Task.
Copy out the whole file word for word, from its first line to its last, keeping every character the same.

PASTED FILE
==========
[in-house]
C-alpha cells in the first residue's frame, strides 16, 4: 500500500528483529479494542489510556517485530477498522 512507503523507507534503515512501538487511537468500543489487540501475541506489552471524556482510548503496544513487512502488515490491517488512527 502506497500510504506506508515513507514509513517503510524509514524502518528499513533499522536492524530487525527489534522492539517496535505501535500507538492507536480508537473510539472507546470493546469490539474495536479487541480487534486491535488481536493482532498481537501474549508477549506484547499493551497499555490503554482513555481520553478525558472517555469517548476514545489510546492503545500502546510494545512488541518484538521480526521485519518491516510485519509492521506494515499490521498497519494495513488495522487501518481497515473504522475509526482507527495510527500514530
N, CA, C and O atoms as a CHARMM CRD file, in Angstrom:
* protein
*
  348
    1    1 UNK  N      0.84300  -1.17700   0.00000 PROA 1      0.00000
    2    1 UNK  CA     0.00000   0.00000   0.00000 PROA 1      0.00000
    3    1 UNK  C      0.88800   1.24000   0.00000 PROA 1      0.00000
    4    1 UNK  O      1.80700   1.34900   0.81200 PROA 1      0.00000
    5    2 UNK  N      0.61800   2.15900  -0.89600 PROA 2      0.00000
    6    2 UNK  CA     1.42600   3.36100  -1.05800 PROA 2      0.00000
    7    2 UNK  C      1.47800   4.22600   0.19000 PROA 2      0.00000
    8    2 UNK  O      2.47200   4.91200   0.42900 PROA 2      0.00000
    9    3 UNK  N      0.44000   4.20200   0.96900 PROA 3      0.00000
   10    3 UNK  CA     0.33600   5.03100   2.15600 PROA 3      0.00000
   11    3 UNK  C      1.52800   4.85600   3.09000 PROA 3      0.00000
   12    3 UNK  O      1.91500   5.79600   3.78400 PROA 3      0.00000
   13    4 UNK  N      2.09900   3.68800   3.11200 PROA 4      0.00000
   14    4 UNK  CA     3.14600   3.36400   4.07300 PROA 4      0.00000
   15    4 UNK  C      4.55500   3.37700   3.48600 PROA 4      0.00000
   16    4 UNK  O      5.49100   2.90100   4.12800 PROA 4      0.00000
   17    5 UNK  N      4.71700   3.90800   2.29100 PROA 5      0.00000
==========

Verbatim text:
[in-house]
C-alpha cells in the first residue's frame, strides 16, 4: 500500500528483529479494542489510556517485530477498522 512507503523507507534503515512501538487511537468500543489487540501475541506489552471524556482510548503496544513487512502488515490491517488512527 502506497500510504506506508515513507514509513517503510524509514524502518528499513533499522536492524530487525527489534522492539517496535505501535500507538492507536480508537473510539472507546470493546469490539474495536479487541480487534486491535488481536493482532498481537501474549508477549506484547499493551497499555490503554482513555481520553478525558472517555469517548476514545489510546492503545500502546510494545512488541518484538521480526521485519518491516510485519509492521506494515499490521498497519494495513488495522487501518481497515473504522475509526482507527495510527500514530
N, CA, C and O atoms as a CHARMM CRD file, in Angstrom:
* protein
*
  348
    1    1 UNK  N      0.84300  -1.17700   0.00000 PROA 1      0.00000
    2    1 UNK  CA     0.00000   0.00000   0.00000 PROA 1      0.00000
    3    1 UNK  C      0.88800   1.24000   0.00000 PROA 1      0.00000
    4    1 UNK  O      1.80700   1.34900   0.81200 PROA 1      0.00000
    5    2 UNK  N      0.61800   2.15900  -0.89600 PROA 2      0.00000
    6    2 UNK  CA     1.42600   3.36100  -1.05800 PROA 2      0.00000
    7    2 UNK  C      1.47800   4.22600   0.19000 PROA 2      0.00000
    8    2 UNK  O      2.47200   4.91200   0.42900 PROA 2      0.00000
    9    3 UNK  N      0.44000   4.20200   0.96900 PROA 3      0.00000
   10    3 UNK  CA     0.33600   5.03100   2.15600 PROA 3      0.00000
   11    3 UNK  C      1.52800   4.85600   3.09000 PROA 3      0.00000
   12    3 UNK  O      1.91500   5.79600   3.78400 PROA 3      0.00000
   13    4 UNK  N      2.09900   3.68800   3.11200 PROA 4      0.00000
   14    4 UNK  CA     3.14600   3.36400   4.07300 PROA 4      0.00000
   15    4 UNK  C      4.55500   3.37700   3.48600 PROA 4      0.00000
   16    4 UNK  O      5.49100   2.90100   4.12800 PROA 4      0.00000
   17    5 UNK  N      4.71700   3.90800   2.29100 PROA 5      0.00000